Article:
Technology

Why You Won't Be Playing Super Mario Bros. in VR Anytime Soon

While Sony will debut a virtual reality add-on for the PlayStation 4 this October, it sounds like Nintendo’s anticipated debut of its next games console will not incorporate the buzzy technology. In other words, there will be no virtual immersion into Mario’s Mushroom Kingdom -- at least not any time soon.

At Nintendo’s annual shareholders meeting on Wednesday, president and CEO Tatsumi Kimishima asserted that while the company is researching VR technology, it is choosing to focus its efforts on the impending launch of its next console, codenamed the NX, scheduled for a March 2017 release.

Forrester Research forecasts that 52 million units of VR head-mounted displays will be in use in the U.S. by 2020. But in its recent report on virtual reality, Forrester touched on the balance between “overheated hype” and “excessive VR skepticism.” It seems that Nintendo, in investigating but not yet implementing, perceives VR in a similar way.

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While its competitors dabble in VR, Nintendo is skeptical as to whether the world is ready to don headsets to play its games. During the meeting, game creator Shigeru Miyamoto, father of Mario, Donkey Kong and The Legend of Zelda, noted that while many gamers spend hours on end in front of their screens, VR headsets are not conducive to such long-term play. The technology has been reported to induce headaches and nausea after prolonged exposure, which also may deter parents from allowing their children to use it.

Miyamoto also said that he did not believe VR was a major talking point during this year’s E3 gaming conference. Ultimately, too few people have had experiences with VR to make it mainstream. The company wants to make sure its users are aware of and excited about the technology before investing heavily in it.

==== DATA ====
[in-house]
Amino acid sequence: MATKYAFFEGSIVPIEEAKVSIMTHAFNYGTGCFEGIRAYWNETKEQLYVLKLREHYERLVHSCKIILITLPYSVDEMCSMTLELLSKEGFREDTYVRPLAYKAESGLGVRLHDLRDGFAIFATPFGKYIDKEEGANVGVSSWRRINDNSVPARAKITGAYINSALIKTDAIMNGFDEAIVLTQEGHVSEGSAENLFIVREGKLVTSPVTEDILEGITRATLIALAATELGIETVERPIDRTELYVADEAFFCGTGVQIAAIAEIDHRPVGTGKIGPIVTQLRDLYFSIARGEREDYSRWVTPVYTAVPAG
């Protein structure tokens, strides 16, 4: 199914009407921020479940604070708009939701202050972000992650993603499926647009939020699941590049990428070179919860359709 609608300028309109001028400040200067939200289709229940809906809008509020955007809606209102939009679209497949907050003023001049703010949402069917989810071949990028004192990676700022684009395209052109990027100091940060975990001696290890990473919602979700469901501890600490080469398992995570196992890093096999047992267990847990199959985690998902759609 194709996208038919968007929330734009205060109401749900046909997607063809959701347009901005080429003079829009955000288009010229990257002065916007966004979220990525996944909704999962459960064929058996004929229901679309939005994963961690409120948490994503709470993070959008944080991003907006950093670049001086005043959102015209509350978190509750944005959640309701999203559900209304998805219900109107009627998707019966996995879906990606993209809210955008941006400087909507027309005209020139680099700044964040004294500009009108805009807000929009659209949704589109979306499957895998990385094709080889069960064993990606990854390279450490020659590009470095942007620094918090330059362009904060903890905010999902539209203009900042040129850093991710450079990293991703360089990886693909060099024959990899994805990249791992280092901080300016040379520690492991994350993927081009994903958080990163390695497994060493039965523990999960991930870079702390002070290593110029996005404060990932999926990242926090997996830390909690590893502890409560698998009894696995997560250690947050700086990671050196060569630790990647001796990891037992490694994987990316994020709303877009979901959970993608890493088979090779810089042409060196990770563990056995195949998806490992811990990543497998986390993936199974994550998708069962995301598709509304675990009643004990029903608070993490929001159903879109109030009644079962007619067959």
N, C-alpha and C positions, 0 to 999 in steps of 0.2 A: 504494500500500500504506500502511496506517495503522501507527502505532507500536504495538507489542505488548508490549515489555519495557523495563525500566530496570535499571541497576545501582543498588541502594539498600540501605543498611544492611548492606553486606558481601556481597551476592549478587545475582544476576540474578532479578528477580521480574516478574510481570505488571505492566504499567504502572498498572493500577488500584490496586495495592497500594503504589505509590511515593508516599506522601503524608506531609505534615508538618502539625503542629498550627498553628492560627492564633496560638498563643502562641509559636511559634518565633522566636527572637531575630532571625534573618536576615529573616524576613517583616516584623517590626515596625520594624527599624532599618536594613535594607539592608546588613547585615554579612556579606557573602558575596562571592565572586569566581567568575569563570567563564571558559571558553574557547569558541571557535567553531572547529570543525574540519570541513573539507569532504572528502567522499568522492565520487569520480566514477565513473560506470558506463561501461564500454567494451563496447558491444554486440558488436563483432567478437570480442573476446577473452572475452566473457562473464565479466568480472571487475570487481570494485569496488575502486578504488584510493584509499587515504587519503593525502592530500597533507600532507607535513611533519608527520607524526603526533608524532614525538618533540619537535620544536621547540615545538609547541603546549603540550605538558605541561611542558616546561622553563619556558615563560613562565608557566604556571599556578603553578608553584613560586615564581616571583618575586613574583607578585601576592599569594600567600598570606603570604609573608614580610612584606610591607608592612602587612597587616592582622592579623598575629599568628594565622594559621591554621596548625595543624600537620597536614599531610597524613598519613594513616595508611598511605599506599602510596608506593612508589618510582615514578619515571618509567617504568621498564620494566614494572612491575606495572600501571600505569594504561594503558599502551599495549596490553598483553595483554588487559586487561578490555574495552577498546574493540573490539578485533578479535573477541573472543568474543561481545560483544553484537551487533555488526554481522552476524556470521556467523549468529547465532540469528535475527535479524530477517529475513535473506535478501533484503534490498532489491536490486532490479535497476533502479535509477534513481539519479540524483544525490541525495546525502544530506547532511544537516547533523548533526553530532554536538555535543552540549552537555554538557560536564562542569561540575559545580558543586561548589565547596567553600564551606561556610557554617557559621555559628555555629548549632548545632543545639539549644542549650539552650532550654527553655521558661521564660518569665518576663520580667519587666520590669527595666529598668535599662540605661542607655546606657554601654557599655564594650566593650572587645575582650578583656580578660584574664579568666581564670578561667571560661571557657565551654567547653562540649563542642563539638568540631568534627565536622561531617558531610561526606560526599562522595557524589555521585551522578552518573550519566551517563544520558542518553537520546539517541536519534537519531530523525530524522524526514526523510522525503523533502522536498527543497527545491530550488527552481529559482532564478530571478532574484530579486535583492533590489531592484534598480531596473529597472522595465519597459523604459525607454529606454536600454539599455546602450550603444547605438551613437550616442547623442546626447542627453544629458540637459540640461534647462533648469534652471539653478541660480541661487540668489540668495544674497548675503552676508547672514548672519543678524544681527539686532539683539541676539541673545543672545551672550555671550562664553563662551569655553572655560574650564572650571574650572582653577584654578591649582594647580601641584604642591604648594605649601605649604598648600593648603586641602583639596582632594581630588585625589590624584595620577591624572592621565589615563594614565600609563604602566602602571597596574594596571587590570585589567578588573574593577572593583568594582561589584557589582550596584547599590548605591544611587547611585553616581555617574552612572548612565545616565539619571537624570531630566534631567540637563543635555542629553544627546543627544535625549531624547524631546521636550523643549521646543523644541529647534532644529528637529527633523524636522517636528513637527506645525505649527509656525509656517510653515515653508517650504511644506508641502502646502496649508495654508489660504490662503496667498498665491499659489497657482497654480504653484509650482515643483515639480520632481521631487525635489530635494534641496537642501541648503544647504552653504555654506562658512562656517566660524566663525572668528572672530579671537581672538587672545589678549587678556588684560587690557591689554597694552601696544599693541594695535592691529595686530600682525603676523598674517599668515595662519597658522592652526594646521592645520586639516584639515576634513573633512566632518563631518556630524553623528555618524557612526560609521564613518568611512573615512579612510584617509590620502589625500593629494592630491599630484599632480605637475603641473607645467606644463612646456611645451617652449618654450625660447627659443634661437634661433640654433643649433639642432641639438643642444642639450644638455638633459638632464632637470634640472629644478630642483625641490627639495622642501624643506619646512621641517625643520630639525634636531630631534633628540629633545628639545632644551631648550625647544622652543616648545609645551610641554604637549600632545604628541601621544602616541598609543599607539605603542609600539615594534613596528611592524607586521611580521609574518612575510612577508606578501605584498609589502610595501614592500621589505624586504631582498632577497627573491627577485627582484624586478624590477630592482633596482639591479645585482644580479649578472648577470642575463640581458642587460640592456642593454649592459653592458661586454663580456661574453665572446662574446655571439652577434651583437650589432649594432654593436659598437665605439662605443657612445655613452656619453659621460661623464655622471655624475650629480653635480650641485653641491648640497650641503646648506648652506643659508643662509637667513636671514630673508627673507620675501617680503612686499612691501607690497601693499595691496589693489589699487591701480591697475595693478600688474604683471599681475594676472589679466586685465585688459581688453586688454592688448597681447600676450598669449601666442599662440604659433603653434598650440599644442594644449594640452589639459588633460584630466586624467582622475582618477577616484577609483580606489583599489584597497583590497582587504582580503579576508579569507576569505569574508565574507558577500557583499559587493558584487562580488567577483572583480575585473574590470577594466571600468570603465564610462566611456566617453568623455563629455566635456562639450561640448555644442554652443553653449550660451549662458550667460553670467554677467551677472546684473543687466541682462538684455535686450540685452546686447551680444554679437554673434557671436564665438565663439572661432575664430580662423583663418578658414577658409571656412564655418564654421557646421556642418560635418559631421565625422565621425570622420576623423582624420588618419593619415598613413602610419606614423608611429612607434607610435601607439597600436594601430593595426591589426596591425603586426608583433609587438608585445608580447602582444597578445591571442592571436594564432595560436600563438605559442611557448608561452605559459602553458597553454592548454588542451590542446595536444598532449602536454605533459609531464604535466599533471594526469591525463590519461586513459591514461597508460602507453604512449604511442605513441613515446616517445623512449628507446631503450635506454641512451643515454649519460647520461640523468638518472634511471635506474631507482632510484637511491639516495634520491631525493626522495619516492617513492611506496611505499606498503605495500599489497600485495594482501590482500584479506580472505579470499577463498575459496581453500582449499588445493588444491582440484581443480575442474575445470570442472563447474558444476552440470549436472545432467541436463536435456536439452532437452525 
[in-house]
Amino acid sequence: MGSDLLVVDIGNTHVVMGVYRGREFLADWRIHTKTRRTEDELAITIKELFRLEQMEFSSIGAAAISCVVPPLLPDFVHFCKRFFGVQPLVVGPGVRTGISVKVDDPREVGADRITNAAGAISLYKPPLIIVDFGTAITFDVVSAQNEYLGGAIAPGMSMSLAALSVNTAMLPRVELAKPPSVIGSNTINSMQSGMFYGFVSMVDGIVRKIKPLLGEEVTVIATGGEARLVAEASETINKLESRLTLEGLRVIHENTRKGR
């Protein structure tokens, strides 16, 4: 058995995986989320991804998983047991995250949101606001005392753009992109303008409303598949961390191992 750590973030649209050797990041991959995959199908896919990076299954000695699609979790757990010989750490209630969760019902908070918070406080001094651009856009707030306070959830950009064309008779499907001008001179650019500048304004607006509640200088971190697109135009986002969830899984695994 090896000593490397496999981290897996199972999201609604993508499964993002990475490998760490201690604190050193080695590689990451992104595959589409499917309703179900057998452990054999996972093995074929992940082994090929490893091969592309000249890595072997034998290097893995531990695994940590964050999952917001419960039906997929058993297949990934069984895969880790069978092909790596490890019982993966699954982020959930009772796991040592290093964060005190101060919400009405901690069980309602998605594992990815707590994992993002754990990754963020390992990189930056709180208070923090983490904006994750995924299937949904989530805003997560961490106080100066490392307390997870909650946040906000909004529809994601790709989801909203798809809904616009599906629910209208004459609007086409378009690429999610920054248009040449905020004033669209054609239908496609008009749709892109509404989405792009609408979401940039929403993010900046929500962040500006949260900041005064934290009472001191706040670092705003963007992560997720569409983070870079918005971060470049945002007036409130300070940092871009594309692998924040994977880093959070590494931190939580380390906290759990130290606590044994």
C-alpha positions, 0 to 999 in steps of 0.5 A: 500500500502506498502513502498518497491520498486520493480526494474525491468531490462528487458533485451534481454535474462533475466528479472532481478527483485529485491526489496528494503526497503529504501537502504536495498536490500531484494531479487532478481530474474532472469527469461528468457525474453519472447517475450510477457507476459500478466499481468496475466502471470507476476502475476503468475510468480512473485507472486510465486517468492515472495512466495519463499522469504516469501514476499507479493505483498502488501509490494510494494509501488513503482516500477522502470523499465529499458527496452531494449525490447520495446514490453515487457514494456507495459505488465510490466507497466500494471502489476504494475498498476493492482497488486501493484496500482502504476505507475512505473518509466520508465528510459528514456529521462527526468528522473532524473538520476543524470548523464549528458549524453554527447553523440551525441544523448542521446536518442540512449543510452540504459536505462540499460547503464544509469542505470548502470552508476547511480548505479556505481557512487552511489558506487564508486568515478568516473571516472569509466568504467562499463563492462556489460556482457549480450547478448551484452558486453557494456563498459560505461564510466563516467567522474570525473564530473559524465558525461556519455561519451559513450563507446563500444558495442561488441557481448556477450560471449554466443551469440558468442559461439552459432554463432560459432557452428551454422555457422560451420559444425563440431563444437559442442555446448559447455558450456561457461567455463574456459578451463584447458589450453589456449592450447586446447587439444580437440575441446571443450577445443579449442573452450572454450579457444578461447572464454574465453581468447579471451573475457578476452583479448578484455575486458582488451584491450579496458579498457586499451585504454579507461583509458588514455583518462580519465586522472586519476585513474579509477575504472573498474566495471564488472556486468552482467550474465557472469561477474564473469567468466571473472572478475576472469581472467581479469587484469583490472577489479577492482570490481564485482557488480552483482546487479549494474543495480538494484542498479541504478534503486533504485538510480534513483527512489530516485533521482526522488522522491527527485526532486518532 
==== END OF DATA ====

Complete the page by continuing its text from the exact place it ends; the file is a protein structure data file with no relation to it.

“It takes content-creating companies like us to really make things that the consumers wants to experience, that they want to jump into the particular technology,” said Reggie Fils-Aime, president of Nintendo of America, in an interview with Bloomberg West. “That’s how we move it forward.”

Nintendo has been slow to incorporate trendy tech in the past. A prime example is its use of game cartridges rather than optical discs until the release of the GameCube console in 2001, while other systems used CDs throughout the 1990s. In other cases, Nintendo has led the charge. The company experimented with a VR-like project in 1995, the Virtual Boy, although the endeavor was a failure.

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“Though not a commercial success, Nintendo was a pioneer in VR with Virtual Boy, and revolutionized gaming last generation by embracing new motion control technology with the introduction of the Wii,” wrote Liam Callahan, industry analyst for The NPD Group, in an email to Entrepreneur. “Nintendo has always been a company willing to take risks. Regarding their recent reluctance with VR, I believe Nintendo is staying focused on a successful launch of the Nintendo NX.”

Nintendo is open-minded to VR, notwithstanding its caution today. “We want to make sure that our next content is going to be mainstream, mass-market approachable,” Fils-Aime told Bloomberg West. “And when something like VR is at that point, you can expect Nintendo to be there.”

Despite Nintendo's ups and downs, the company has always shown it wants to introduce the next big thing and stay true to its brand, not just follow the trends.

Edition: December 2016

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